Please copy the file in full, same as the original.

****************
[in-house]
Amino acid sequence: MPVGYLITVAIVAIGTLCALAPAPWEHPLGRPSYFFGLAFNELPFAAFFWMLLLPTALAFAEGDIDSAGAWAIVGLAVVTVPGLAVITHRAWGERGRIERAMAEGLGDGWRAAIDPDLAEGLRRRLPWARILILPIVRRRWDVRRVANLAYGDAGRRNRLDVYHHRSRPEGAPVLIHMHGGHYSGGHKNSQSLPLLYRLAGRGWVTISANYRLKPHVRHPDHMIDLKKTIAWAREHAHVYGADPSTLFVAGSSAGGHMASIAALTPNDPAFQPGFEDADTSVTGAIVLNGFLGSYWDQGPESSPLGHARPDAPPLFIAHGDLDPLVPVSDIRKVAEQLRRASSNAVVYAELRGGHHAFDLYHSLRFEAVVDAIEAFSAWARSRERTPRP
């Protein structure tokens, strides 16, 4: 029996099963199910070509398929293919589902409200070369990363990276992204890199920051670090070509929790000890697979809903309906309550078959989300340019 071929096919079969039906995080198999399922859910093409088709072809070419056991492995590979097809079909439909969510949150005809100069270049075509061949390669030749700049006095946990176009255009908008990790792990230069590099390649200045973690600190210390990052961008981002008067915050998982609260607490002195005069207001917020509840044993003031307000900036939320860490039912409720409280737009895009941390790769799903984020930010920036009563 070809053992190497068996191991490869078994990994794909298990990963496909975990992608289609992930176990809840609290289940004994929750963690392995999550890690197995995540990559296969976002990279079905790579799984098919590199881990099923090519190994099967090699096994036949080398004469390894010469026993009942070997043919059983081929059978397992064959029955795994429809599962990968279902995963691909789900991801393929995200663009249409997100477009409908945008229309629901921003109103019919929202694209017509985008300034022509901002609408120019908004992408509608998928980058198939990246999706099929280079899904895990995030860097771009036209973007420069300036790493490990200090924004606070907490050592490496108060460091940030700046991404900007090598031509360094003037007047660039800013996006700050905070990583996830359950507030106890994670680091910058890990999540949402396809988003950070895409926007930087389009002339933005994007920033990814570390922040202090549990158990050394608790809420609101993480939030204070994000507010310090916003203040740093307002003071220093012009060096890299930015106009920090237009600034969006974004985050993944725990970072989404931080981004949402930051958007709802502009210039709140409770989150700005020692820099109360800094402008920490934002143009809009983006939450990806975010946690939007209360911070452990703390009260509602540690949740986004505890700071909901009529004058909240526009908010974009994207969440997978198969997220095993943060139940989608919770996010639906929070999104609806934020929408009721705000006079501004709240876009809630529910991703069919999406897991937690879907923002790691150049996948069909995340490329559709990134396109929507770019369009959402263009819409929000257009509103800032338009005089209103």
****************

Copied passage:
[in-house]
Amino acid sequence: MPVGYLITVAIVAIGTLCALAPAPWEHPLGRPSYFFGLAFNELPFAAFFWMLLLPTALAFAEGDIDSAGAWAIVGLAVVTVPGLAVITHRAWGERGRIERAMAEGLGDGWRAAIDPDLAEGLRRRLPWARILILPIVRRRWDVRRVANLAYGDAGRRNRLDVYHHRSRPEGAPVLIHMHGGHYSGGHKNSQSLPLLYRLAGRGWVTISANYRLKPHVRHPDHMIDLKKTIAWAREHAHVYGADPSTLFVAGSSAGGHMASIAALTPNDPAFQPGFEDADTSVTGAIVLNGFLGSYWDQGPESSPLGHARPDAPPLFIAHGDLDPLVPVSDIRKVAEQLRRASSNAVVYAELRGGHHAFDLYHSLRFEAVVDAIEAFSAWARSRERTPRP
């Protein structure tokens, strides 16, 4: 029996099963199910070509398929293919589902409200070369990363990276992204890199920051670090070509929790000890697979809903309906309550078959989300340019 071929096919079969039906995080198999399922859910093409088709072809070419056991492995590979097809079909439909969510949150005809100069270049075509061949390669030749700049006095946990176009255009908008990790792990230069590099390649200045973690600190210390990052961008981002008067915050998982609260607490002195005069207001917020509840044993003031307000900036939320860490039912409720409280737009895009941390790769799903984020930010920036009563 070809053992190497068996191991490869078994990994794909298990990963496909975990992608289609992930176990809840609290289940004994929750963690392995999550890690197995995540990559296969976002990279079905790579799984098919590199881990099923090519190994099967090699096994036949080398004469390894010469026993009942070997043919059983081929059978397992064959029955795994429809599962990968279902995963691909789900991801393929995200663009249409997100477009409908945008229309629901921003109103019919929202694209017509985008300034022509901002609408120019908004992408509608998928980058198939990246999706099929280079899904895990995030860097771009036209973007420069300036790493490990200090924004606070907490050592490496108060460091940030700046991404900007090598031509360094003037007047660039800013996006700050905070990583996830359950507030106890994670680091910058890990999540949402396809988003950070895409926007930087389009002339933005994007920033990814570390922040202090549990158990050394608790809420609101993480939030204070994000507010310090916003203040740093307002003071220093012009060096890299930015106009920090237009600034969006974004985050993944725990970072989404931080981004949402930051958007709802502009210039709140409770989150700005020692820099109360800094402008920490934002143009809009983006939450990806975010946690939007209360911070452990703390009260509602540690949740986004505890700071909901009529004058909240526009908010974009994207969440997978198969997220095993943060139940989608919770996010639906929070999104609806934020929408009721705000006079501004709240876009809630529910991703069919999406897991937690879907923002790691150049996948069909995340490329559709990134396109929507770019369009959402263009819409929000257009509103800032338009005089209103």